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This article in SSSAJ

  1. Vol. 42 No. 4, p. 644-649
    Received: Oct 3, 1977
    Accepted: Apr 4, 1978

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Water Harvesting for Afforestation: I. Efficiency and Life Span of Asphalt Cover1

  1. P. Mehdizadeh,
  2. A. Kowsar,
  3. E. Vaziri and
  4. L. Boersma2



The water required to irrigate greenbelts being established around cities in Iran is a major cause of concern in a country with insufficient supplies. Methods of afforestation which do not require irrigation must be found. One such method is to concentrate water, received by a watershed without vegetation, for distribution over a smaller area where plants are growing by making portions of the watershed area impervious to water through application of asphalt. This principle was tested on runoff plots 2 m wide and 10 m long. Runoff from each plot was measured to study its variations as a function of age of asphalt cover and rainfall amount and intensity. The concept was further tested by constructing 2-m wide terraces along contour lines at 5-m intervals on a hillside with a slope of about 30%. Tree species, ecologically adapted to the area, were planted on the terraces. Calibrated gypsum blocks were placed at depths of 15, 30, 45, and 60 cm in the terraces and at depths of 10 and 30 cm in the watershed area between the terraces to measure soil water potentials.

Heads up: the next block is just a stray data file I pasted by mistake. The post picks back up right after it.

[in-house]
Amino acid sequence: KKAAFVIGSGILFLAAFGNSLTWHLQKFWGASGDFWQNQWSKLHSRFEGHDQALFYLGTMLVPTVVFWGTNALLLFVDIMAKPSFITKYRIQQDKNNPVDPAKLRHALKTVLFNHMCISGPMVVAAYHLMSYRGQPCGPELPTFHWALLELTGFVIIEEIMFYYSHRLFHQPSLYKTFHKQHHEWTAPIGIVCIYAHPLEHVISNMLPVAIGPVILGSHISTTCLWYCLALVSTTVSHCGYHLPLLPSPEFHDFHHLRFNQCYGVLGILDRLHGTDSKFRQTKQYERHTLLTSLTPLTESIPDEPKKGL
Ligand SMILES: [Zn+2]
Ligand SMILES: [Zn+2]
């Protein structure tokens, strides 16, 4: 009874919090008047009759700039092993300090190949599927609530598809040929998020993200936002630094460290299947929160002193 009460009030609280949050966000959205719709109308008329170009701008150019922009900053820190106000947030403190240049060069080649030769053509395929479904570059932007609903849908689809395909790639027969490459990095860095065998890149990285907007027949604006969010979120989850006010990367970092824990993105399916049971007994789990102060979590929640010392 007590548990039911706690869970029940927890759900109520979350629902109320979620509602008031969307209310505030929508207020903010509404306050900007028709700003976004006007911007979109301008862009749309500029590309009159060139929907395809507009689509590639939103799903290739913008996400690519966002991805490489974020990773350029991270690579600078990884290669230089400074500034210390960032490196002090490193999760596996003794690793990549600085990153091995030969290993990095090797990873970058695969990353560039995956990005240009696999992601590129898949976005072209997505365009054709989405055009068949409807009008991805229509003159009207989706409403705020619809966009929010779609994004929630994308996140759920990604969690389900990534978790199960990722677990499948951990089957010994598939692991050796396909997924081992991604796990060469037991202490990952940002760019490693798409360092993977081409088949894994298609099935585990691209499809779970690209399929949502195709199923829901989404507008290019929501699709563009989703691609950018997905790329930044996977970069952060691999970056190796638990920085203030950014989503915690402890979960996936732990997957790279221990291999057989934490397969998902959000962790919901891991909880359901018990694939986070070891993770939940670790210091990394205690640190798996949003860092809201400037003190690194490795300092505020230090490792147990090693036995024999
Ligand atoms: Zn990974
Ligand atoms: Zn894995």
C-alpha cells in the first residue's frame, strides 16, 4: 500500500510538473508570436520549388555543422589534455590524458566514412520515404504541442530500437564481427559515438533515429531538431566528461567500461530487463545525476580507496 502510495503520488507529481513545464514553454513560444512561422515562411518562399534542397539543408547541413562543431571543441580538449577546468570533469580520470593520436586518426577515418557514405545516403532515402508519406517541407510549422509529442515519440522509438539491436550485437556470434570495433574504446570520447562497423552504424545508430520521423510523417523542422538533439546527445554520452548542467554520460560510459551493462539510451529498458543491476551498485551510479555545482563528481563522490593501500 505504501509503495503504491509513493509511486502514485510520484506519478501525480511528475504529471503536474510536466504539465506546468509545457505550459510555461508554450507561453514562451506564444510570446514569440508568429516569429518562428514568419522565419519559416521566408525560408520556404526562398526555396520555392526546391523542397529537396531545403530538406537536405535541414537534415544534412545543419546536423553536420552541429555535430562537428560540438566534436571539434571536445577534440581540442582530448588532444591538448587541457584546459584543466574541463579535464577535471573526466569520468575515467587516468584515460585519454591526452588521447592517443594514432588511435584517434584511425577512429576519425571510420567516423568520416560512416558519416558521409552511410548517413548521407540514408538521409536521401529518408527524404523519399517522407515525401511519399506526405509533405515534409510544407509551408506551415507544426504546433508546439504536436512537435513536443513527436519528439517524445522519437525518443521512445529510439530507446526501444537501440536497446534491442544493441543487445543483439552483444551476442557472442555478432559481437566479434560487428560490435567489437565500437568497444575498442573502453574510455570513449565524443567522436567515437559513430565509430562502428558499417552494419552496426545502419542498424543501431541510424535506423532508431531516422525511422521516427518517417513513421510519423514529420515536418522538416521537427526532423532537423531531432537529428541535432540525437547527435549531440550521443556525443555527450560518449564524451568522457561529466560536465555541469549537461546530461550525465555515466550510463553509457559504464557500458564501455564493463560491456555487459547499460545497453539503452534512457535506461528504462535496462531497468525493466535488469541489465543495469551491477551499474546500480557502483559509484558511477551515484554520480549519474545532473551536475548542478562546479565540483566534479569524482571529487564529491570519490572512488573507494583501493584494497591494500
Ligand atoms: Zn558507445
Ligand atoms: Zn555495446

As the asphalt membrane aged, its efficiency in inducing runoff decreased. The runoff efficiency was nearly 75% initially, but decreased to 25% after 4 years. A regression equation was obtained correlating the runoff efficiency with age of the asphalt membrane. Freezing and thawing of the soil, growth of plants, and shrinking and swelling of clays resulted in the deterioration of the membrane. It remained effective for about 5 years.

The runoff from the asphalt-sprayed microwatersheds resulted in high soil water contents of the terraces, with average potentials of −0.4, −7.7, and −2.5 bars during 1972, 1973, and 1974 where runoff was received, corresponding to −7.7, −23.8, and −21.8 bars on control plots.

The technique is being developed as an alternative to the irrigation practices now in use for the establishment of greenbelts. It will result in savings of water, which in some localities could amount to 5,000 m3/ha/year, an amount sufficient to satisfy the needs of 50 people per year.

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